As you may have heard, there have been some concerns raised over the degree standards regarding the conjoint PhD and the ThD. With the hope that information is what fixes miscommunications and uncertainties, the following is what I view as the relevant information on the subject, coming from the Toronto School of Theology, The University of Toronto, and The Association of Theological Schools.
The hope is that the facts speak for themselves. As always, if you have any questions or concerns please feel free to email me or any member of the TGSA board, we’re more than happy to help.
On February 8, 2016, the student newspaper of The University of Toronto, The Varsity, published an article titled “From ThD to PhD: Students questions novelty of PhD in theology program, petition university to permit degree change after graduation” (http://thevarsity.ca/2016/02/08/from-thd-to-phd/).
The main concern that has been brought to TGSA’s attention is the line from the article that says “…the review [from the U of T quality assurance Process in 2013] examined joint programs offered through TST and U of T, resulting in recommendations that addressed the “below standard quality” of the Doctor of Theology.”
Of course, I, and the whole of TGSA, can understand the concern, a substandard ThD isn’t good for any of our students. Knowing that, I went to speak with TST to see what, if anything, at been said on the matter. I was shown the documentation I am now showing you.
The Association of Theological Schools:
Alan Hayes, as director of The Toronto School of Theology, received notice, via letter dated February 23, 2012, that the Board of Commissioners for ATS met and voted to reaffirm accreditation for TST for ten years (until the fall of 2021). You can see the whole letter at http://www.tst.edu/sites/default/files/TST%20ATS%20Final%20Results%20Letter%20Feb%2023-12_0.pdf
Tom Tanner, in August of 2015 published an article on on ATS’s website, titled “Tenure and other faculty facts at ATS member schools.” In this article is a table comparing the “25 Schools where the Majority of Faculty in ATS Member Schools Earned Their Doctorates” that compares date from 2001 and 2015. The University of Toronto, which includes TST (and in fact, TST represents more than half of the faculty), ranked, in 2015, 3rd (up from 15th in 2001) with 108 faculty.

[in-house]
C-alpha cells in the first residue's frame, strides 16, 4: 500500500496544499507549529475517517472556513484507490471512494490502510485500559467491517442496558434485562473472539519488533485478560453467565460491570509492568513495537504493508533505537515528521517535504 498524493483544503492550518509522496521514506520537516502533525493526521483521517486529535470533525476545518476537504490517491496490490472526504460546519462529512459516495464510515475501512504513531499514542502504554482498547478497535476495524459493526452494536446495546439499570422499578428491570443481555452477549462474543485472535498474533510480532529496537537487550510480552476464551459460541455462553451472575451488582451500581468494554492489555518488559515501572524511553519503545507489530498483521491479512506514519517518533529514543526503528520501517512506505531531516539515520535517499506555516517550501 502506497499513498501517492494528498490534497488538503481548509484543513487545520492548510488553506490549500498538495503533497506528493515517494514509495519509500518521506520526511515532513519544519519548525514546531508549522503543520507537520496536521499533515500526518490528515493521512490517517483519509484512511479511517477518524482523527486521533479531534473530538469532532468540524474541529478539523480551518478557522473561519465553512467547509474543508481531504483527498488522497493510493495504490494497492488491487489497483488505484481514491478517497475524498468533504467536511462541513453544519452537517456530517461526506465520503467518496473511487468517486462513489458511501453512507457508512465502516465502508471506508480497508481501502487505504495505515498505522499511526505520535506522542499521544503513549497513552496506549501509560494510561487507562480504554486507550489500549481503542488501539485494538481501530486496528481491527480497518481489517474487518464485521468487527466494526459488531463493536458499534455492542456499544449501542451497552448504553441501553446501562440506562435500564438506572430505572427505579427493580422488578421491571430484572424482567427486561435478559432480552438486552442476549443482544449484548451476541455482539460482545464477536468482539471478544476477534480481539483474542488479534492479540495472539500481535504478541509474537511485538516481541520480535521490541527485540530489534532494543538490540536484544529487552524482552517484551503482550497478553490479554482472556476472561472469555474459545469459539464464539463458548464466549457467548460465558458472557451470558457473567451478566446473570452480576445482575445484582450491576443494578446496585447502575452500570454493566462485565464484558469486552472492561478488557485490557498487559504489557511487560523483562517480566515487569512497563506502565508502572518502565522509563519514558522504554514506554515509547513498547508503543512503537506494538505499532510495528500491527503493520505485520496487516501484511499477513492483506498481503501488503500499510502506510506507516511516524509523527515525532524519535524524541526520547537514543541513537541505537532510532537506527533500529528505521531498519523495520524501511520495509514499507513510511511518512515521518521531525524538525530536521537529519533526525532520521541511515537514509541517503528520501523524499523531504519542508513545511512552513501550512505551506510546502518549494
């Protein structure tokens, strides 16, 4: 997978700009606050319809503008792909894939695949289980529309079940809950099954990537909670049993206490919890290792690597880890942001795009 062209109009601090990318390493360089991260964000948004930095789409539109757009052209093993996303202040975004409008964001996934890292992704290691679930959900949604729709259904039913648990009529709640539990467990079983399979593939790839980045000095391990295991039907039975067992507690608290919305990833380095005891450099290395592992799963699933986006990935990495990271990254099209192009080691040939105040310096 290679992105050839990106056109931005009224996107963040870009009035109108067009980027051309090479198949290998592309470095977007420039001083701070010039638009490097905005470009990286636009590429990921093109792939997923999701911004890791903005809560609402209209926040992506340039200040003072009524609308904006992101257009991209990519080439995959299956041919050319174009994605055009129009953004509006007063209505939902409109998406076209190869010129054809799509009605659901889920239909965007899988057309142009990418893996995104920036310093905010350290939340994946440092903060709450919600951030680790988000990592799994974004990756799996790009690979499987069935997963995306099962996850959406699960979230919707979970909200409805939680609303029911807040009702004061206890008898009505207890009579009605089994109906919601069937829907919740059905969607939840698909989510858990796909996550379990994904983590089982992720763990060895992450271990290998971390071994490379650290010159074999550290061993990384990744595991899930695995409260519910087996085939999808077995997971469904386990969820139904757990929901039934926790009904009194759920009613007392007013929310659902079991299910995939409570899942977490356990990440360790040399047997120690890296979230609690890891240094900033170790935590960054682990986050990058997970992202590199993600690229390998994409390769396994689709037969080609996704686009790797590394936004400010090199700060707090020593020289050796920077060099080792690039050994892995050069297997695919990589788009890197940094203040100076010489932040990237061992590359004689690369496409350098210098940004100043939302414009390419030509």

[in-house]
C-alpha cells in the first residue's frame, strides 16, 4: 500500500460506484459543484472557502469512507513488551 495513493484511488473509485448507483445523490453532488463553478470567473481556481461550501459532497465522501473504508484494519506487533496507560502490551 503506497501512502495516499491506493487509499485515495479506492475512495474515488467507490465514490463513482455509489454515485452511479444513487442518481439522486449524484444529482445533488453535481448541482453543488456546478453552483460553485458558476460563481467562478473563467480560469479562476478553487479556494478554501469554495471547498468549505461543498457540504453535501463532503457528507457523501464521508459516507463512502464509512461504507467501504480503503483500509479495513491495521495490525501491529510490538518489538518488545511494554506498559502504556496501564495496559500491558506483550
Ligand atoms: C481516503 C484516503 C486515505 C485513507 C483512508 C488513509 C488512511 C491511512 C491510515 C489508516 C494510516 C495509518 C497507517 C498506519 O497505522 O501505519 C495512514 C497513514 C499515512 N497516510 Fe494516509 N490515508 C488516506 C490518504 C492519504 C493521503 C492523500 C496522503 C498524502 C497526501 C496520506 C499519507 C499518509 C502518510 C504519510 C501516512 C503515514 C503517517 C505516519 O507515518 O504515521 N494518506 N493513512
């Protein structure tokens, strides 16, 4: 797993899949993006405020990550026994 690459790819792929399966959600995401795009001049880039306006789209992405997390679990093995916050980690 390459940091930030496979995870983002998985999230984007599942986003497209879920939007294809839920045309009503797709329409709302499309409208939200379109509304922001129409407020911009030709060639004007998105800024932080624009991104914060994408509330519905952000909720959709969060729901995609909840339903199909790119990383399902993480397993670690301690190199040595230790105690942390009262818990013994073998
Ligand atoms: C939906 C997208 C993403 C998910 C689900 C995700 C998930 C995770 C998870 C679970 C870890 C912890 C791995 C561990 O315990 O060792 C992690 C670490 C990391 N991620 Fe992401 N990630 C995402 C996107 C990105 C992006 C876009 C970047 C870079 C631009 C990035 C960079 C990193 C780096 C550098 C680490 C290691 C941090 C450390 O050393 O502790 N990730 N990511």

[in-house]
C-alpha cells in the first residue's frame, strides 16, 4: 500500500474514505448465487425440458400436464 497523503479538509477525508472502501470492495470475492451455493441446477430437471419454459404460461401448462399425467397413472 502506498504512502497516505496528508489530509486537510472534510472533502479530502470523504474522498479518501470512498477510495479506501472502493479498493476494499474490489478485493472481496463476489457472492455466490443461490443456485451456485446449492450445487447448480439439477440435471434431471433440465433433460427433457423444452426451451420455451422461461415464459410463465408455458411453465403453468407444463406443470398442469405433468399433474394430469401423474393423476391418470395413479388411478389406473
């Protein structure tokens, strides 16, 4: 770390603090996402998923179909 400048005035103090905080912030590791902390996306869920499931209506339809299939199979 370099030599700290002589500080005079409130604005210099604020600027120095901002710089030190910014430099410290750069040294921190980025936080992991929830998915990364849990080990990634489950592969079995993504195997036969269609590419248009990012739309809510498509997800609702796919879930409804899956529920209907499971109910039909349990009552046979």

University of Toronto Quality Assurance Process (UTQAP):
The final summary of the document was published in October 2012 and is located here, http://www.tst.edu/sites/default/files/UTQAP%20summary_0.pdf
This report, and its fact finding, occurred around the same time as the ATS team was at TST, the time of the review being January 10-11, 2012.
The document highlights both strengths and weakness of TST as well as offering recommendations and I commend the whole document to your reading.
Of concern for graduate students however, is the section regarding the review of the Graduate Program. Here, both the Doctor of Ministry and the Doctor of Theology were listed as “below standard” in their quality.
The concerns were that there was not enough coherence and oversight of doctoral students, the transfers of ThD students into the non-conjoint (St. Mike’s) PhD, and concerns over administrative structures at TST itself as regards to governance and authority of the TST Director and the Directors of Graduate Degree Programs.
The recommendations it then offered were regarding closing the ThD, not allowing transfers to the non-conjoint PhD, creating a conjoint PhD with The University of Toronto, and working on TST wide coordination of doctoral education.
The Toronto School of Theology:
In response to the UTQAP, The Toronto School of Theology, on October 2, 2012, published “Cyclical Review in The University of Toronto Quality Assurance Process Administrative Response to The External Review”. I cannot find a copy of this online to link you to, so it is on our website for you to view if you would like-under documents and titled “TST response to UTQAP”.
The basic response is that UTQAP did not assess TST programs and yet made a ranking of them, without even notice of what the standards were. It also notes that ATS did not come to the same conclusion during the same time period, rather, ATS viewed the programs as within the standard for accreditation. TST did acknowledge that there was room for improvement and said that they view the way forward as using the University’s standards and ensuring that TST meets or exceeds them.
In a Letter to the Editor, dated February 21, 2016, Jerry Skira, Director of the Graduate Centre, outlines TST’s response to the Varsity article, addressing not just the issue of degree standards, but the many issues around the ThD/PhD raised in the article, you can read it here.
In my meeting with Jerry on February 18, 2016 it was made very clear that TST stands by its students and their degrees. The ATS accreditation, the high level of faculty hires, as well as the rate at which students at TST publish and are selected for academic awards such as SSHRC and OGS, speak to the quality of the degrees and students at The Toronto School of Theology.
I hope this answers some of, if not all of, your questions or concerns about this issue, if you have concerns about this, or anything else, please don’t hesitate to talk to me or anyone on TGSA.